- Contributed by
- Huddersfield Local Studies Library
- People in story:
- J Armitage
- Location of story:
- U.K and abroad
- Background to story:
- Royal Navy
- Article ID:
- Contributed on:
- 14 February 2004
This story has been submitted to the People's War website by Pam Riding of Kirklees Libraries on behalf of J. Armitage and has been added to the site with his permission. The author fully understands the site's terms and conditions.
I received my call up papers and joined the Royal Navy in March 1943. After initial training at H.M.S."GANGES" at Shotley in Suffolk.Then, extra courses of balloon barrage handling, signalling and gunnery, I was drafted into Combined Operations.Most of my sea time service was on landing craft.
I was drafted on to a L.C.T (Landing Craft Tank) capable of carrying up to nine tanks or perhaps a dozen truck, top speed 10 knots. These landing craft were not designed for the crew (2 officers, 10 ratings) to live on board, but it so happened we did just that and our messdeck was very crowded and uncomfortable indeed. One ruling was that the last seaman on board was the cook and I dropped in for this and hated every minute of it. We were based at Portland in Dorset and trawled up and down the Dorset coast picking up troops, tanks and transport and then practising beaching on different parts of the coast. We operated mainly with Canadian or U.S. troops.
Just before D Day we relocated to Southampton, from where we joined the invasion armada. Back and forwards across the Channel we went, beaching our boats almost exclusively on OMAHA beach which was for U.S. troops. The most frightening incident was an attack by Stuka dive bombers.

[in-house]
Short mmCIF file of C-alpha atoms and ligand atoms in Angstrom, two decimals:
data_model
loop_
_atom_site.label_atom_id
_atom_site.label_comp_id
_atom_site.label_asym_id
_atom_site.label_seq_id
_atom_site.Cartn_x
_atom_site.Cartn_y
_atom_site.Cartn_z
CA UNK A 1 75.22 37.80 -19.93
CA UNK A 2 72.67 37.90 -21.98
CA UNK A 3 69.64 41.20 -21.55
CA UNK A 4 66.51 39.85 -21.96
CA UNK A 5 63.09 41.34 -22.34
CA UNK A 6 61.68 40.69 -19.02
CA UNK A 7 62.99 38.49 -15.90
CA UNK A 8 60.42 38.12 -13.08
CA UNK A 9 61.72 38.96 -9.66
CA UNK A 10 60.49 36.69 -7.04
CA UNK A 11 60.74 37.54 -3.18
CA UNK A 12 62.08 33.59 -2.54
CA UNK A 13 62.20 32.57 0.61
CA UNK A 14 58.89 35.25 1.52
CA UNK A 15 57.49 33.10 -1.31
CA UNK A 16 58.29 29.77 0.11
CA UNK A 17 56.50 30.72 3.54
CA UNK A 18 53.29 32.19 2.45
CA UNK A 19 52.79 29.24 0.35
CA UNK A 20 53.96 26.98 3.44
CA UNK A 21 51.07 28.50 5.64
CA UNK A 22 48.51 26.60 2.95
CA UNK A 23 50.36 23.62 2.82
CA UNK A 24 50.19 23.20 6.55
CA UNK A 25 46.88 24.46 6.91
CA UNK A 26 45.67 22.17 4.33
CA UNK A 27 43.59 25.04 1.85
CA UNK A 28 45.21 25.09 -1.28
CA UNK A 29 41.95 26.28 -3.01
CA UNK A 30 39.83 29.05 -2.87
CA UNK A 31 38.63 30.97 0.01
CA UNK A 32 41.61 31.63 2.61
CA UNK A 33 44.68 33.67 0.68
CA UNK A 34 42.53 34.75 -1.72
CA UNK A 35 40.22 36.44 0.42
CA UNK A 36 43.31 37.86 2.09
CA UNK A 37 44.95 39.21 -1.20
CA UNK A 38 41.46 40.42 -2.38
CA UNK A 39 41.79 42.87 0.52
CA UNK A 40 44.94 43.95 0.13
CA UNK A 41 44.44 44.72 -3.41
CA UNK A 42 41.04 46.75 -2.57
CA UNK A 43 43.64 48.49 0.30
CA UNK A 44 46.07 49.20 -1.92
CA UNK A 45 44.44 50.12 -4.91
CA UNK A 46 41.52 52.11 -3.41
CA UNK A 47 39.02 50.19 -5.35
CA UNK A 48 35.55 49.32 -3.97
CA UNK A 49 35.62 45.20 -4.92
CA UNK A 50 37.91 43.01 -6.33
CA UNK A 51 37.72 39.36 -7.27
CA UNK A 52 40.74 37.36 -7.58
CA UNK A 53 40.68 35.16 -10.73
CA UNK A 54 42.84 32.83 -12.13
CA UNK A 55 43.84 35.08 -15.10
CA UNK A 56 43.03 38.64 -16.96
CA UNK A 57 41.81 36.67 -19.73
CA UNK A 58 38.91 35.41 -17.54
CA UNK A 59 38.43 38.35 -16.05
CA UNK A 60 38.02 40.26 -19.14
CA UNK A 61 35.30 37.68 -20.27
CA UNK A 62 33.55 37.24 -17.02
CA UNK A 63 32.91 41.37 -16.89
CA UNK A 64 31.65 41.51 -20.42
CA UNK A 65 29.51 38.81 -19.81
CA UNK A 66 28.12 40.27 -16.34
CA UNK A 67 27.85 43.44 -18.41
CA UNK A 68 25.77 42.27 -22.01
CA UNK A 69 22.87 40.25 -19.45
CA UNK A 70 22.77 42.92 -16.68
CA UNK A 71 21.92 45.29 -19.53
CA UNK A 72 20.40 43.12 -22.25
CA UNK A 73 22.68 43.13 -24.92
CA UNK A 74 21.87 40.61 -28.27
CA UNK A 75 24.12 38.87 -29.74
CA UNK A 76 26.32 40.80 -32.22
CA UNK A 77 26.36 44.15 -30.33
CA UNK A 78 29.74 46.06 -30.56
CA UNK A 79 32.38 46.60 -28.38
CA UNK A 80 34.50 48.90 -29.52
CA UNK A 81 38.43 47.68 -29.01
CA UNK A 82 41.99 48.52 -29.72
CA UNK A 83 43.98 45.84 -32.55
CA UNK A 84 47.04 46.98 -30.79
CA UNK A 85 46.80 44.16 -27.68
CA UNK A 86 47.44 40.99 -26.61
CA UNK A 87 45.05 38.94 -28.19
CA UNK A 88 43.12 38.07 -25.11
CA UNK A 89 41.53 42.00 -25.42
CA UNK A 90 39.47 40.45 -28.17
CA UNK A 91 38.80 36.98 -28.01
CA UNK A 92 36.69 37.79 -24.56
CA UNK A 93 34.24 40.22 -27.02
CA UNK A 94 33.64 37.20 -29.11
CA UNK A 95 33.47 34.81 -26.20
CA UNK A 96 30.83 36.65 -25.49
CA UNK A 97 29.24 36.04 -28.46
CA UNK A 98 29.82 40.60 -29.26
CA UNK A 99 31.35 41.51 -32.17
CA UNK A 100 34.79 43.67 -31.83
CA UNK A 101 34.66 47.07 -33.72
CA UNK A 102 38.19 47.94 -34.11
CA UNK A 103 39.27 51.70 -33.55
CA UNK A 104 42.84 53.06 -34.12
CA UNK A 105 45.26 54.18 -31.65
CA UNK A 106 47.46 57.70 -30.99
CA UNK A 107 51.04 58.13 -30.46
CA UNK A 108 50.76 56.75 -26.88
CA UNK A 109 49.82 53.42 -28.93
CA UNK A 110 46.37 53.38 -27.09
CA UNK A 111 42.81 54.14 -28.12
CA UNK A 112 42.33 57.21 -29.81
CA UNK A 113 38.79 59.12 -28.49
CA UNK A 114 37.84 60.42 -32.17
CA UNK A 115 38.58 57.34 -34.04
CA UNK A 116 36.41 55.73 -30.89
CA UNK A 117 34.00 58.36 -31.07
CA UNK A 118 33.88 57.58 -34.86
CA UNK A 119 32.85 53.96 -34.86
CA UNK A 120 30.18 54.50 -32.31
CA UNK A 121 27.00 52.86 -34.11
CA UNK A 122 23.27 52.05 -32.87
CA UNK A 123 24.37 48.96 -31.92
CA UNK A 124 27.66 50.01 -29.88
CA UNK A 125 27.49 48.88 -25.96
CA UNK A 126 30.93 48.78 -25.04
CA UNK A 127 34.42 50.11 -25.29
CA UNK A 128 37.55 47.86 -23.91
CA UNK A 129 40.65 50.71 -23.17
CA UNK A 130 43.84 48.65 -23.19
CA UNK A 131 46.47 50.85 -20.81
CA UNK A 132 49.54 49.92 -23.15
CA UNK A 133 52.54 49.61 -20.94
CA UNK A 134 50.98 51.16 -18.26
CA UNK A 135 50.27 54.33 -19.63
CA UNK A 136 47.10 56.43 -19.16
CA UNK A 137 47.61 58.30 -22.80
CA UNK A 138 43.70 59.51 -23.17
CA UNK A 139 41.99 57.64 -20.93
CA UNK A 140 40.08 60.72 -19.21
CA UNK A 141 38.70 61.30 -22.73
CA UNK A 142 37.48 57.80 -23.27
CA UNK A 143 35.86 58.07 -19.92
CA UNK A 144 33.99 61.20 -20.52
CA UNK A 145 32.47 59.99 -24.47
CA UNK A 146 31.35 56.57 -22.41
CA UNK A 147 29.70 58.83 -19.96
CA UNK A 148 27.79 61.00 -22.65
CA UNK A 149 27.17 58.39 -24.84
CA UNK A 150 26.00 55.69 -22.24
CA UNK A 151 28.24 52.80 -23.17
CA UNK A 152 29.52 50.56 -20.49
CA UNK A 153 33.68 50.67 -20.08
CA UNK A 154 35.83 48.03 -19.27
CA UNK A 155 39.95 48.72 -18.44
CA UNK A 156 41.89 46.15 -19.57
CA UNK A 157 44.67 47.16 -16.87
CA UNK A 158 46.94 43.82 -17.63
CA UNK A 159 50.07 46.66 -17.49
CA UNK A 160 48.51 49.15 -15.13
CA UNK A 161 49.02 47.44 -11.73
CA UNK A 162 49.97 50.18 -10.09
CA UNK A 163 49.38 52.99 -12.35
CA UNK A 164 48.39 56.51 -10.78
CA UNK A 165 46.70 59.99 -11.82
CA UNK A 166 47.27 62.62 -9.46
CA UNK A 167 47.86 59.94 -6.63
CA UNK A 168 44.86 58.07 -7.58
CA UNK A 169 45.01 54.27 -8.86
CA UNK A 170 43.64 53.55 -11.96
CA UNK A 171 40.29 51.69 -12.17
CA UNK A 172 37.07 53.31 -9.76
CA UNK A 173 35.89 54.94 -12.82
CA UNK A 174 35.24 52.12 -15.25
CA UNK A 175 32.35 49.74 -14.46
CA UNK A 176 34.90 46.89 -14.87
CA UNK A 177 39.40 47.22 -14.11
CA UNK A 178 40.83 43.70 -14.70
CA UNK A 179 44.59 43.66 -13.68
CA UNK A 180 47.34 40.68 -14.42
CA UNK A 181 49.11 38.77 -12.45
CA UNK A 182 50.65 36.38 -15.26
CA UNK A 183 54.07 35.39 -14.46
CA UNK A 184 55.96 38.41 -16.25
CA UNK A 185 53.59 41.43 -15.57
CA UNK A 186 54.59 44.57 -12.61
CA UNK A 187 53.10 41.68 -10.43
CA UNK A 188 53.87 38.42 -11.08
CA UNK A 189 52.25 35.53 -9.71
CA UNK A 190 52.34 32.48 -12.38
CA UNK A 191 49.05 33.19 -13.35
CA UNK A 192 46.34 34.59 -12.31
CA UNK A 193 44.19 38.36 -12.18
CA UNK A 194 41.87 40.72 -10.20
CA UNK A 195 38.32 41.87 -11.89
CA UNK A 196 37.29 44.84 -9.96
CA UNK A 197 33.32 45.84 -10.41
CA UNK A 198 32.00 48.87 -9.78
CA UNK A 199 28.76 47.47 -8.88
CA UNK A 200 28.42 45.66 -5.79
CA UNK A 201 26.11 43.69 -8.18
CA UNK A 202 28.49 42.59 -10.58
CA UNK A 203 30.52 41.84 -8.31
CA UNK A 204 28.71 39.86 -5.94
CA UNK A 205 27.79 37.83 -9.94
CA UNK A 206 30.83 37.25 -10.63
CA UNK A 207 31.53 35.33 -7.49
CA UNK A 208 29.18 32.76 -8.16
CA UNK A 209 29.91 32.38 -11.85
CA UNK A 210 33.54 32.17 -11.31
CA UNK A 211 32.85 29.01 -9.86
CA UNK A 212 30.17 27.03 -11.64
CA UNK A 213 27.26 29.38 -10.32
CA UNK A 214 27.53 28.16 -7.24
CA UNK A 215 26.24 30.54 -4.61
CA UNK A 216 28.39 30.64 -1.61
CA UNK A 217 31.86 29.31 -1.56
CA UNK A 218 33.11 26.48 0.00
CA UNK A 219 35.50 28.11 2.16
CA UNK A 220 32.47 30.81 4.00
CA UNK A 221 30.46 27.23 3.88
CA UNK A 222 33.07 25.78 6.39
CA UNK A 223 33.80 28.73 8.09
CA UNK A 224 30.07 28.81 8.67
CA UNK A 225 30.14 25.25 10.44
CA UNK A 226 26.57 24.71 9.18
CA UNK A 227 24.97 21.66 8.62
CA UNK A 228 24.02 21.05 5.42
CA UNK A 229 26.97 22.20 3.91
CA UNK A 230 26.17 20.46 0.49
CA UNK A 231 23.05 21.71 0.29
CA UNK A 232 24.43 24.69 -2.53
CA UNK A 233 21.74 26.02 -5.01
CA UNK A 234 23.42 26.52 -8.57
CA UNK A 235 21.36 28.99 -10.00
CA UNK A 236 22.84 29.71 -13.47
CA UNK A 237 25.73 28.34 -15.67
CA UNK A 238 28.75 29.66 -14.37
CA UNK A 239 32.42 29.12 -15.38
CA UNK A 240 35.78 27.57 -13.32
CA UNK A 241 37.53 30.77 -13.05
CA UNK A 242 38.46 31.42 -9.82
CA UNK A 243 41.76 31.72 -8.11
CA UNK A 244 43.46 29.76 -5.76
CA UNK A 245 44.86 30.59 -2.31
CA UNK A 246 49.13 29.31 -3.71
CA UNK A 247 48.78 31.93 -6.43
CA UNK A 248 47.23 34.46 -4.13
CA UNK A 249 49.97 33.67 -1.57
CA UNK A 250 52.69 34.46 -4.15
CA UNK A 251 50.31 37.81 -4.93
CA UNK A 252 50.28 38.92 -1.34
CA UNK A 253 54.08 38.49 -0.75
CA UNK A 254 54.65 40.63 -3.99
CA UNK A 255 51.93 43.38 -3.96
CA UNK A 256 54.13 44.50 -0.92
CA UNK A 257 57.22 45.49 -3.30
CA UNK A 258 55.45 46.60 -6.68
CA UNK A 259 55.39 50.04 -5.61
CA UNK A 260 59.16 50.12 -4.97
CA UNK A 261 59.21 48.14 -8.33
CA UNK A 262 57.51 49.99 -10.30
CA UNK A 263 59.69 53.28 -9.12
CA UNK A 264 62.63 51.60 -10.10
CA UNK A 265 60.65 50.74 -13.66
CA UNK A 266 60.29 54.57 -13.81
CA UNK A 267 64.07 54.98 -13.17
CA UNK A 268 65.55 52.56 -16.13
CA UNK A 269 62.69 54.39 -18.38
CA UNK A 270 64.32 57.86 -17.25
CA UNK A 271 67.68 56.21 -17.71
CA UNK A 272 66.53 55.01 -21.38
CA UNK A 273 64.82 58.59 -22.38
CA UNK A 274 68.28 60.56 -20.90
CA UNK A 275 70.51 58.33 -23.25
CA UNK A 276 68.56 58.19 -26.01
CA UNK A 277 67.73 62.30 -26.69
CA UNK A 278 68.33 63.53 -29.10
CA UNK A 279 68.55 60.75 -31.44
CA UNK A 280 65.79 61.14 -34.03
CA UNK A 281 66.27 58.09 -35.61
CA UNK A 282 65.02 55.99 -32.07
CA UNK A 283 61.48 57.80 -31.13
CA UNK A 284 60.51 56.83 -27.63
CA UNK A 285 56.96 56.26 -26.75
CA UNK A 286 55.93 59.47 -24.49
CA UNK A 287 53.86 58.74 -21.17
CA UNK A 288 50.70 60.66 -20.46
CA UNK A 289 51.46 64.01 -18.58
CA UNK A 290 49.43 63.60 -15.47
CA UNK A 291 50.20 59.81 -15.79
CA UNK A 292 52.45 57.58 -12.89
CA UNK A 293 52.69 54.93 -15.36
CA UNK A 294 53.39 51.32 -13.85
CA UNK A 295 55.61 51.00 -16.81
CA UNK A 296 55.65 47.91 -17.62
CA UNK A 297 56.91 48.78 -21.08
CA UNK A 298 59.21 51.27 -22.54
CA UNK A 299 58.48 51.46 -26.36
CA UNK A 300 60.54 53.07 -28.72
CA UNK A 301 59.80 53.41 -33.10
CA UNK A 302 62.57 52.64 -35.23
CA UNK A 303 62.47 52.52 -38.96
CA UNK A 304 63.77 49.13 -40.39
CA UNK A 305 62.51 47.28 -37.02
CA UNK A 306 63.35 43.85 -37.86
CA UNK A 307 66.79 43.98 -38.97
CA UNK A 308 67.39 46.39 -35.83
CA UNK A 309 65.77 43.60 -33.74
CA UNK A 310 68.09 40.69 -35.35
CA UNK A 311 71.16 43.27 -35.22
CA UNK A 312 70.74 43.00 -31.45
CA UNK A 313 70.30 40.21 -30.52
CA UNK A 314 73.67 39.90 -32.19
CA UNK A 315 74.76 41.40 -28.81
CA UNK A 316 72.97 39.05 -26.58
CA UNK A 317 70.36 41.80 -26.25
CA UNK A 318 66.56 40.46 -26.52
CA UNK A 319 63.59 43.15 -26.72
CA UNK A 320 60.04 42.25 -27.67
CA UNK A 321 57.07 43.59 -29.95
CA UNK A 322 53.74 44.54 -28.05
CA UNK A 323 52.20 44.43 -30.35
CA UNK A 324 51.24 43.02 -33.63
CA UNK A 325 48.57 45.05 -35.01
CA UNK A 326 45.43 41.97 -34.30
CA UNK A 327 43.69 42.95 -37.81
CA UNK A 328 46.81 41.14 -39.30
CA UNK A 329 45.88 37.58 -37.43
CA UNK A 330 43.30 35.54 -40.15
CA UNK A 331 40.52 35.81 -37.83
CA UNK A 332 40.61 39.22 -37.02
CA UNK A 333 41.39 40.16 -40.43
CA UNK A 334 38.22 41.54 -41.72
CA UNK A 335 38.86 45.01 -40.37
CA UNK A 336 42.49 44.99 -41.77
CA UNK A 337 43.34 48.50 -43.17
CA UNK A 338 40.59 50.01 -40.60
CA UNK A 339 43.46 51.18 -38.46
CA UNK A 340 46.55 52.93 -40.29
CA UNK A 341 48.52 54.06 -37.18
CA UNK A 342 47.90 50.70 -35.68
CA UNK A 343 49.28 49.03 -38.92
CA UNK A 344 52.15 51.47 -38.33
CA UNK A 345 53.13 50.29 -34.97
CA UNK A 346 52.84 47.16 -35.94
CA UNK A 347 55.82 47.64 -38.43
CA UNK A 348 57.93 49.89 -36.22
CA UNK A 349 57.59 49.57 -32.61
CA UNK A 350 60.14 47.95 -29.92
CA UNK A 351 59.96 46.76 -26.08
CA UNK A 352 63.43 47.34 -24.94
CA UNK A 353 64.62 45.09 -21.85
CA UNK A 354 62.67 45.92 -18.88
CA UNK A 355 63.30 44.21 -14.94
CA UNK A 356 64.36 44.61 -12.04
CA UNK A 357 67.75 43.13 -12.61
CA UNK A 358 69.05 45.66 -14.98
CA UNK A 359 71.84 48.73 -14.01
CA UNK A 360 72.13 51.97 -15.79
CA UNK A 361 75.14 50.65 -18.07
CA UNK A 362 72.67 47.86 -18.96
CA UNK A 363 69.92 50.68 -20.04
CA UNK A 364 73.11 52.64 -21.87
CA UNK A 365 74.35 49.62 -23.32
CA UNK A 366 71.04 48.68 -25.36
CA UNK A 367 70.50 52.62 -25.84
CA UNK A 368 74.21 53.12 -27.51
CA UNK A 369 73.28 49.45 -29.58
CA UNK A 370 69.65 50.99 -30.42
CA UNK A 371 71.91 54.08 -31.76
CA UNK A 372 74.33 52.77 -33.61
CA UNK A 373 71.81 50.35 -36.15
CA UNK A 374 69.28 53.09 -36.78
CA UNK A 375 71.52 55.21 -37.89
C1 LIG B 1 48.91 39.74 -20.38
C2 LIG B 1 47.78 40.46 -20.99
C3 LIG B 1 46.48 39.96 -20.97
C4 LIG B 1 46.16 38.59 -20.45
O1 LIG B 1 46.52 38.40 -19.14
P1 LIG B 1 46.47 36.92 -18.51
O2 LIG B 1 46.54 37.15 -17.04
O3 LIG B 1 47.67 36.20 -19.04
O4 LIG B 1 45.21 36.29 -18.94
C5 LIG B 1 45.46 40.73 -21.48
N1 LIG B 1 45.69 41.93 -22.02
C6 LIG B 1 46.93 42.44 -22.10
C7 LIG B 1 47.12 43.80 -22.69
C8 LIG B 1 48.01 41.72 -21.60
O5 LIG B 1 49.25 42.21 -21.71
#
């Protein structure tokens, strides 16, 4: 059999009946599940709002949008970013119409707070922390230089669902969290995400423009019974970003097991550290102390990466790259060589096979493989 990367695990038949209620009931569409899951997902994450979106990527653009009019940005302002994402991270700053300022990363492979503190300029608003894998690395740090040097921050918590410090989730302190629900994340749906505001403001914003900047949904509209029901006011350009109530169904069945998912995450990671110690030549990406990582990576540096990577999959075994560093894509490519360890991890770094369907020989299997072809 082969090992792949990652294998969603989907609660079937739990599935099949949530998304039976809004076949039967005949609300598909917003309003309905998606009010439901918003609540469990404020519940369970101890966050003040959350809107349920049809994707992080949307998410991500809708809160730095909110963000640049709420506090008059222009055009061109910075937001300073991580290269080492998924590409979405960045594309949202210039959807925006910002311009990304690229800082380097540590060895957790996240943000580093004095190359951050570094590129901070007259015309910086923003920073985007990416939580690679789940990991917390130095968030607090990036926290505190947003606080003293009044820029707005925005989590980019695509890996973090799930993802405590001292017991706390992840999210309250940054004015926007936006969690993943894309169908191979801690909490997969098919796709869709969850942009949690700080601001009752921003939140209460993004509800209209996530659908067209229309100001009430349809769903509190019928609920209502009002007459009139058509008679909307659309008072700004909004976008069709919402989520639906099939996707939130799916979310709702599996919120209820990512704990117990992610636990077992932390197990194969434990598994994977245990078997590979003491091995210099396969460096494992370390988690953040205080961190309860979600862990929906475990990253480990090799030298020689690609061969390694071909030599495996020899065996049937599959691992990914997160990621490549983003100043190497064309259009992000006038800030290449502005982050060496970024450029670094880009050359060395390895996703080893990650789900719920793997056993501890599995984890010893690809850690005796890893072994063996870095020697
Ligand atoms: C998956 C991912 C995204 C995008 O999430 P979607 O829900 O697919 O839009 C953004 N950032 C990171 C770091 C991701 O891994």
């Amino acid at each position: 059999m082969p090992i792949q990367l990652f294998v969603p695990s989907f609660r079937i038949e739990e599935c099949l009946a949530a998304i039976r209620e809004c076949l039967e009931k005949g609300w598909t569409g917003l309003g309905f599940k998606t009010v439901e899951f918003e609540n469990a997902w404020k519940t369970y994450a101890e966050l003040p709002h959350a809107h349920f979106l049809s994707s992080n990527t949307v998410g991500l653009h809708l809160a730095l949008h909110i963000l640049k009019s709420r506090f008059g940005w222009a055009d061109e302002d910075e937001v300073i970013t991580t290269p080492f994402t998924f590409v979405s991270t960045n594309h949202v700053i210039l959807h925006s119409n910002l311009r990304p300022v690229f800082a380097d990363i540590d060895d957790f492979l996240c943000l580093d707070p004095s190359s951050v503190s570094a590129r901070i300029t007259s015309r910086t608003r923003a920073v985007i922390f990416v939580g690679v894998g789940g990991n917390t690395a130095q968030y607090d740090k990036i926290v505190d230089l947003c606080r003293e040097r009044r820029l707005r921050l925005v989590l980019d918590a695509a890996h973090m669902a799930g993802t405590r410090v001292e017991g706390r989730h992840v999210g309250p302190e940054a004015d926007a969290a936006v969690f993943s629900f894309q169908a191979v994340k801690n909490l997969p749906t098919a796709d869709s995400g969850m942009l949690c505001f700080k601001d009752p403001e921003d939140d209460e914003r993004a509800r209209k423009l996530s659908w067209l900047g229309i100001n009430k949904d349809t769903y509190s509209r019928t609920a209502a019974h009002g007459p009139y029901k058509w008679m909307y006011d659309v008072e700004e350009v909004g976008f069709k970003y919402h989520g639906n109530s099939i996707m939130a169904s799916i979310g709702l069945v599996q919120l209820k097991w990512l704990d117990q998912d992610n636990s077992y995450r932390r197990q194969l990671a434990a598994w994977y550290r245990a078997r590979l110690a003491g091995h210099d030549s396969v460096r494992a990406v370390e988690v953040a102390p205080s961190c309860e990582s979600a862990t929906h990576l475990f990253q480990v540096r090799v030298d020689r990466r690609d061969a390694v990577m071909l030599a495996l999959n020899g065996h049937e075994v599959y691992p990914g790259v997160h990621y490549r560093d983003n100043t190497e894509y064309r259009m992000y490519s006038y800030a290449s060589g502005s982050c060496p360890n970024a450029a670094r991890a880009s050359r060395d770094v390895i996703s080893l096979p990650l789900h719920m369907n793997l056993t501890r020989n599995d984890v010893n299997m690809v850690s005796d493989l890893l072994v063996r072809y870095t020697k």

It must have been around October 44 when our flotilla (34th L.C.T) was sent across to Arromanche. The Mulberry harbour was not now needed as the Channel ports were now in use. The metal causeways and floating supports (bugs) were dismantled and we transported them along the coast to Ouistraham in the Caen Canal and dumped them on the canal bank just above the Pegasus Bridge. There must have been hundreds of thousand tons of scrap metal there. Perhaps George Dawson bought it for his scrap business.
Most times when we had unloaded we would tie up to the canal bank overnight and return to Arromanche the next day. I do remember we had a very severe winter and our mooring ropes would freeze solid, we could not coil them in and had to hit them with a seven pound hammer and man handle them on board in six foot lengths and this is not a sailors tale. Christmas night 44 I had been ashore to the local village Ranville, most of the bars in the village were empty and returning on board I realised why, there was a huge air raid shelter in the canal bank and practically the whole village was having a celebration there, where the food and wine came from I don't know, but I was made very welcome. This would be the populations first free Christmas for a number of years, Boxing Day was also my 21st birthday. We returned to the U.K. about March 1945 to commission an L.C.I. (L) but that is another story.
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